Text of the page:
In a cutting passage opposing Rawls’s theory of justice, Nozick points to the total implausibility of eliminating everything that is “arbitrary from a moral point of view” from people behind the veil of ignorance. Existence itself is morally arbitrary; after all, neither the particular egg nor sperm that combined together to form you deserved that meeting. Excluding existence from behind the veil of ignorance would ensure that no principles of justice are produced as no one would exist to come up with any of these principles. This is not a conclusion any moral realist can accept. Even Rawls’s idea to simply treat natural talents as undeserved and thus warranting distribution according to maximizing the position of the worst-off is implausible too. No one deserves their two eyes, two arms, or two kidneys, yet redistributing these would be wrong; therefore, serious doubt must be cast on any principles of justice that attempt to eliminate such undeserved entitlements.

A final argument Nozick makes is that to redistribute taxation per se seriously undermines self-ownership. Following Herbert Spencer, he asks us to consider a set of slaves whose owner wishes to increase his returns on them. To do this, he transfers his right to control their occupation and spare time back to them and only maintains a right to a middling portion of their income. Should they refuse to pay this portion of their income though, he keeps the right to imprison them. Nozick holds these people remain slaves; thus, for the same reasons, he holds that people today are slaves via income tax too. Sure, this slavery is enormously better than the chattel slavery of the eighteenth century, but its essence remains, as individuals are forced to give up the fruits of their labor to others under the threat of violence against them.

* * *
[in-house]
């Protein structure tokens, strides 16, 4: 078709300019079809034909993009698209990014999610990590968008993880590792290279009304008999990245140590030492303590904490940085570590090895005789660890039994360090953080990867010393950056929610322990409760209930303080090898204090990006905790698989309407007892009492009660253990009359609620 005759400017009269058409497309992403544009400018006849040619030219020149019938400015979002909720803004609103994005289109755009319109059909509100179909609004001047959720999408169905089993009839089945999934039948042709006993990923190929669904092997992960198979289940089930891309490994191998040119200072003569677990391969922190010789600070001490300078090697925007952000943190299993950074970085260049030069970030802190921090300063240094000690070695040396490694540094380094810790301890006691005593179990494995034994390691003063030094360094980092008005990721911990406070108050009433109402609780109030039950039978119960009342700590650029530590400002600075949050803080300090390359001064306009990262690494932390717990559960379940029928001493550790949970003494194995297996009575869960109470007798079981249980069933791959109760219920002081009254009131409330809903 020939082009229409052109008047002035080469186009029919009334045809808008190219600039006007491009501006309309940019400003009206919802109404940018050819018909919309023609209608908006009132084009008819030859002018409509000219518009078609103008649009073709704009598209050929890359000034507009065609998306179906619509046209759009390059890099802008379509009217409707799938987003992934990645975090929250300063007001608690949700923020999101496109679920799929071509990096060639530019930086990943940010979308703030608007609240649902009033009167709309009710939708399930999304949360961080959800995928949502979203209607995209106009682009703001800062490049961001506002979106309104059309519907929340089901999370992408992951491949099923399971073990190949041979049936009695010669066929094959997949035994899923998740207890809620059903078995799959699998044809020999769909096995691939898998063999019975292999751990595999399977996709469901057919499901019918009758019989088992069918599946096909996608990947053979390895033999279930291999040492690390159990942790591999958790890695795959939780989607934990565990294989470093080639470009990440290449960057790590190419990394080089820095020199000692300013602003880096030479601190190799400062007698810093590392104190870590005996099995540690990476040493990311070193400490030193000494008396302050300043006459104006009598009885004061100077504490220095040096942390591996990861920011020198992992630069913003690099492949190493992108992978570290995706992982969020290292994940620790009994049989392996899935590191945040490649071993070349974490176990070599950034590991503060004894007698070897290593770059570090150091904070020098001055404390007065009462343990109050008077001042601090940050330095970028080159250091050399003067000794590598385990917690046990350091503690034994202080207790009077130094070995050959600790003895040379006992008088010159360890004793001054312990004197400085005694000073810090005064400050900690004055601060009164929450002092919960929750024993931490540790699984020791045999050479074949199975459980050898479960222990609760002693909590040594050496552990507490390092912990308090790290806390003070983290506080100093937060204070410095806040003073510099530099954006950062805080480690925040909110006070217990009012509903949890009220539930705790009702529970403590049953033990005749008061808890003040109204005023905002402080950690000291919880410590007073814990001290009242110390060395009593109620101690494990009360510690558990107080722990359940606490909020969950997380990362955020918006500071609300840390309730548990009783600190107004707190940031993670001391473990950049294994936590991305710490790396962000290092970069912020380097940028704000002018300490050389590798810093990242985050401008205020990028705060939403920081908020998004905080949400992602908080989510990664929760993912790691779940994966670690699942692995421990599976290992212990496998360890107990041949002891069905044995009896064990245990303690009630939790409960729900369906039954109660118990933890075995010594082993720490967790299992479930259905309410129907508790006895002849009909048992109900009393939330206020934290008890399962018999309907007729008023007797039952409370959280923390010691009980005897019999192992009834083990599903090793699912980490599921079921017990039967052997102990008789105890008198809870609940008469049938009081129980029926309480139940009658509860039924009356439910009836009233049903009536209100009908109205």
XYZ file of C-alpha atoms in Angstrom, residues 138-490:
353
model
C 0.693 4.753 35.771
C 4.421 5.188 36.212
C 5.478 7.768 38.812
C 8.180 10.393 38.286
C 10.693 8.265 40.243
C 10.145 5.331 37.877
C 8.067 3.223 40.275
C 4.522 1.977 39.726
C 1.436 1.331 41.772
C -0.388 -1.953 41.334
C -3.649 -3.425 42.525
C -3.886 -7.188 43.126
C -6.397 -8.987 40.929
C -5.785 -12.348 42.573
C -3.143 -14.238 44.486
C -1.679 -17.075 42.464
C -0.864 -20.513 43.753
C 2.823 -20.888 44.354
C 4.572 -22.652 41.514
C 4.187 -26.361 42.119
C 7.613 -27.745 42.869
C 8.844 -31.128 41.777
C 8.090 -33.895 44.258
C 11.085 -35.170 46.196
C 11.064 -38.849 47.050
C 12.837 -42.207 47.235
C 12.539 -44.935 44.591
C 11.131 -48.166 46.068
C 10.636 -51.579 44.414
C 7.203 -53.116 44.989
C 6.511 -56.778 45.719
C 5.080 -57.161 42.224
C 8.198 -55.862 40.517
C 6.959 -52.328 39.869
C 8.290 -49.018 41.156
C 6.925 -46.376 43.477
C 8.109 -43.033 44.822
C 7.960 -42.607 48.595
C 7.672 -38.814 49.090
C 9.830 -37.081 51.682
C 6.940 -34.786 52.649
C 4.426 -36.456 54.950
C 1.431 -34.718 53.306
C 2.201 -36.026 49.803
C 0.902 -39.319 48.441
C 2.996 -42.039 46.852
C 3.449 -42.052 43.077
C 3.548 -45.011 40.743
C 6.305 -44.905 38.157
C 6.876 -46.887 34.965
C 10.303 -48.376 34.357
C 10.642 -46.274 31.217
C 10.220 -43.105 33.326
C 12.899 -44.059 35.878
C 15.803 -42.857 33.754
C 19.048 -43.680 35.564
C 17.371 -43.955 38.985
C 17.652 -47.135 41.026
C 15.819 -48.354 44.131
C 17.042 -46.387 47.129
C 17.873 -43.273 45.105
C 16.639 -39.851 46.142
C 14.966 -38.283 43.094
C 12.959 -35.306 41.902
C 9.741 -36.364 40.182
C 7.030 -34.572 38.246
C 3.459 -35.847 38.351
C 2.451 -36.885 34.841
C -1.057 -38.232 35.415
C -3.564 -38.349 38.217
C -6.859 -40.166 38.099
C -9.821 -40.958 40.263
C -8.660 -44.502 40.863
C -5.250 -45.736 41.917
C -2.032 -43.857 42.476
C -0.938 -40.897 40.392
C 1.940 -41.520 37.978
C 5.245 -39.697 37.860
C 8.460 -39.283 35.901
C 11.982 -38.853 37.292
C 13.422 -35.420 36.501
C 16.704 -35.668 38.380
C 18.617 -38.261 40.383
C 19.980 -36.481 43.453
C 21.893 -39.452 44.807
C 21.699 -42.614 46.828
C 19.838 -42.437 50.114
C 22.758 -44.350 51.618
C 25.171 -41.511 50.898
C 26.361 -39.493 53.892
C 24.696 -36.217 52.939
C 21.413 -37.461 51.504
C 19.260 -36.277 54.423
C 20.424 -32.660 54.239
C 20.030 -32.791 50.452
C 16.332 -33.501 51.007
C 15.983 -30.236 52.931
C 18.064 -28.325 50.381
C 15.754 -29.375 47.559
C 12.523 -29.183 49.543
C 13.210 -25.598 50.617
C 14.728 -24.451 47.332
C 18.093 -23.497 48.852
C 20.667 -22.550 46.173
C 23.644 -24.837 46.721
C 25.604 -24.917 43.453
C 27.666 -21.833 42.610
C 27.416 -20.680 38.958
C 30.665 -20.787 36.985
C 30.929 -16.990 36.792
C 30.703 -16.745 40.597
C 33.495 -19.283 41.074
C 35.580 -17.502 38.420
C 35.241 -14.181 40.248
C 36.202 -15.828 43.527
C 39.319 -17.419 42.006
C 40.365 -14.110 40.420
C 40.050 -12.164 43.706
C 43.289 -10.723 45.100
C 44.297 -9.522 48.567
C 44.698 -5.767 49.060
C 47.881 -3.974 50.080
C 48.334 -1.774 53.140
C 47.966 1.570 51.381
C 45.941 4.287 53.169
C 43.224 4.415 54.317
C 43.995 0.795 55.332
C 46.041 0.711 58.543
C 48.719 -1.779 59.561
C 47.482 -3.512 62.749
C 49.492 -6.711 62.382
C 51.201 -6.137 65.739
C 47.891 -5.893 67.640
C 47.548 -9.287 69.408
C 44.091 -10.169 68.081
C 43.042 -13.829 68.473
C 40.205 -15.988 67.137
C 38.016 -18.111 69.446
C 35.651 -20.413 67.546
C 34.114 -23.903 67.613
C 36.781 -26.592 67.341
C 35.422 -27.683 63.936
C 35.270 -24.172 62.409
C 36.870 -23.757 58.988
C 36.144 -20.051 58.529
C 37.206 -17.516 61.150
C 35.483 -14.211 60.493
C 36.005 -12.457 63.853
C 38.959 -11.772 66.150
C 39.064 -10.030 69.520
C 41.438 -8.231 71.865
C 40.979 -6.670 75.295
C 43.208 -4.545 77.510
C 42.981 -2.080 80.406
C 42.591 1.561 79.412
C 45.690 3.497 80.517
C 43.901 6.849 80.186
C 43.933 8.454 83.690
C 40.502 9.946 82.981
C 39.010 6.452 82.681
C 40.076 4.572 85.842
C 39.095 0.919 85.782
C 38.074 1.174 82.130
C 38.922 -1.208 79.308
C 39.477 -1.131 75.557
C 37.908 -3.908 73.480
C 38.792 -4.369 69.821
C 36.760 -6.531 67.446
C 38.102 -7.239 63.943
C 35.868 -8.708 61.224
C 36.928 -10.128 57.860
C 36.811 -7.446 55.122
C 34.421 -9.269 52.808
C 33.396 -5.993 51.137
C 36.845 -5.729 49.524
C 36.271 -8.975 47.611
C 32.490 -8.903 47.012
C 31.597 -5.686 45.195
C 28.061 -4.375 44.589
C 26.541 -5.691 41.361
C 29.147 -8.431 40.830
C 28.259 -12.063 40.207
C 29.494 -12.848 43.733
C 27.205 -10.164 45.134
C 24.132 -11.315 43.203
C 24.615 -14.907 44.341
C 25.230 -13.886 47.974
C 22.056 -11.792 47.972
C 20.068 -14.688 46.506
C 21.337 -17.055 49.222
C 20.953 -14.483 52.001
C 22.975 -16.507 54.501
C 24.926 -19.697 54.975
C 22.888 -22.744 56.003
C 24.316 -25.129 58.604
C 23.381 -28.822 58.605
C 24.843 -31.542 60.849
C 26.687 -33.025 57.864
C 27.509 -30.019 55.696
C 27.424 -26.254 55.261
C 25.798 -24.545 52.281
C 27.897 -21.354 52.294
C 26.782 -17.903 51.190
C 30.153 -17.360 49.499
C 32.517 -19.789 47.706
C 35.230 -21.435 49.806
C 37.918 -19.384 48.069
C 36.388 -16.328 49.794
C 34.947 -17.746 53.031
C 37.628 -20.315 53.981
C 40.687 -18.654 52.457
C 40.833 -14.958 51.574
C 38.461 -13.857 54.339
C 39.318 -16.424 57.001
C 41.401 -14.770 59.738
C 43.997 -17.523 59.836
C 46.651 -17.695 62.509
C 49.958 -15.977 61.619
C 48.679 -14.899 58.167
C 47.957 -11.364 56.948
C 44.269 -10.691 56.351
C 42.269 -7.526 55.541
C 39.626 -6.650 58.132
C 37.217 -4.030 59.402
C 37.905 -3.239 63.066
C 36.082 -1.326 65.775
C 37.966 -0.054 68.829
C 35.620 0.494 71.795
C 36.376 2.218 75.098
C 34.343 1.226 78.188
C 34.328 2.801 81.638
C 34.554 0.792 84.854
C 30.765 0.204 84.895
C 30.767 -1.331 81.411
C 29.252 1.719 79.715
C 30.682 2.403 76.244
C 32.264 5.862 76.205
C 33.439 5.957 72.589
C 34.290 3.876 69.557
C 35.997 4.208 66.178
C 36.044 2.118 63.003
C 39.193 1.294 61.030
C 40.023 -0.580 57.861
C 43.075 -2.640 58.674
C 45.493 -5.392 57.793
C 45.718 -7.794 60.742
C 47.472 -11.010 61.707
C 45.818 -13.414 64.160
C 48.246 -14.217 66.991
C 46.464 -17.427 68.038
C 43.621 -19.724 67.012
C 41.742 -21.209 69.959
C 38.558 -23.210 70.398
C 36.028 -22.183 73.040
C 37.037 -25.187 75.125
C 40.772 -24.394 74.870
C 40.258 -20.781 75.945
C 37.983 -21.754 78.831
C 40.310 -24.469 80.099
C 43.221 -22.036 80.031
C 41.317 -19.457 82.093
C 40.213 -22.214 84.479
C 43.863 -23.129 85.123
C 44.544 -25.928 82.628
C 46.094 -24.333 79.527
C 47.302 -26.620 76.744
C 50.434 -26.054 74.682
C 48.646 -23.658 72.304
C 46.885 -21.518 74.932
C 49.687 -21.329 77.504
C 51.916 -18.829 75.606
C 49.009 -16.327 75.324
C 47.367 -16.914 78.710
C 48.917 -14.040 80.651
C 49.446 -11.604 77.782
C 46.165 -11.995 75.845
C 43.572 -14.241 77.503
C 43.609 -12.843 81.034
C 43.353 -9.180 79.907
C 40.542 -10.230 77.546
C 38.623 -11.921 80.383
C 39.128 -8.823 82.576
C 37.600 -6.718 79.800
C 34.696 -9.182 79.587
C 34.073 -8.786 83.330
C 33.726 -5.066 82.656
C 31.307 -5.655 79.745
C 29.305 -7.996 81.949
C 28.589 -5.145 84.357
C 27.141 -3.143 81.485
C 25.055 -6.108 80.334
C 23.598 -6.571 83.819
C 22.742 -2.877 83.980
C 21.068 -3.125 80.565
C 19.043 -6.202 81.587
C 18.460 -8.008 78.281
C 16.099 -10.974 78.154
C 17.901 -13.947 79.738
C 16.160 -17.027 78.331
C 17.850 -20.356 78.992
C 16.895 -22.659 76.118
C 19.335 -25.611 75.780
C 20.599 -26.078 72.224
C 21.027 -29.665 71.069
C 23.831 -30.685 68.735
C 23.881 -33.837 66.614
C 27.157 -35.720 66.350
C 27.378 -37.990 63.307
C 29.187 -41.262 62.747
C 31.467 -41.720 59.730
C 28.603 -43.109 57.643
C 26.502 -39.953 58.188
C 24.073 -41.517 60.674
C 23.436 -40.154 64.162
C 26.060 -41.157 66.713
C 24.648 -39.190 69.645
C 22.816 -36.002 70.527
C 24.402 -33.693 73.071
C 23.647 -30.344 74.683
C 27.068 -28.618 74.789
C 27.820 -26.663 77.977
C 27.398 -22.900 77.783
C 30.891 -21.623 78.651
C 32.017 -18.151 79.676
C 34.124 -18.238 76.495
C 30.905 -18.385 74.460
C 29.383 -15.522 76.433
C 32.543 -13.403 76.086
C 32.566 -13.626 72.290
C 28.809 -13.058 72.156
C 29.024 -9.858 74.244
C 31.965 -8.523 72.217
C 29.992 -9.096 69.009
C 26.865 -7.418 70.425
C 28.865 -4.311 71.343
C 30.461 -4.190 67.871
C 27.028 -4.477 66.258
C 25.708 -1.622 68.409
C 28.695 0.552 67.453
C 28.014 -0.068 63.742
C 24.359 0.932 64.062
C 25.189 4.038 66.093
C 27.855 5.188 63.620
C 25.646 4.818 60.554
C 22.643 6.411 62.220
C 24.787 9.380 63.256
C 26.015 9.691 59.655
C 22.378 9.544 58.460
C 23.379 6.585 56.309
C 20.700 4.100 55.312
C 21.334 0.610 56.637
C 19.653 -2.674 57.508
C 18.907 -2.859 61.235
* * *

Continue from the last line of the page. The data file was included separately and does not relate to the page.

Nozick rejects the idea that income taxation is not minimal slavery under the presence of democracy too: were the slave owner to transfer his income rights to a hundred of his former stock and ninety of the least productive extract 40 percent of the income from the top ten workers after a vote on the proposal, the slavery would remain; by parity of reasoning, it remains under democracy as well. Nor does giving the best workers subsidized healthcare, education, and pensions detract from this. As for “the social contract,” Nozick is happy to dismiss it “as not worth the paper it’s not written on.”

In Anarchy, State, and Utopia, Nozick rejects redistributive taxation on the basis that the arguments for it implausibly imply that productive activity creates injustice, that our flesh and blood should be redistributed, and that minimal slavery is required too. It is time his arguments are put into the popular debate and the injustice of redistributive taxation is ended. Many will question the prospects of politicians adopting these robust positions, and I can see their point. Yet arguing for lower taxes because they raise revenue simply accepts the immorality of redistribution and reaffirms it. This affirmation must end. The productive are not workhorses to pull the worst-off along; they are ends in themselves and ought to be free from the blasted reins of redistributive taxation.

Image Source: lhwilkinson via Flickr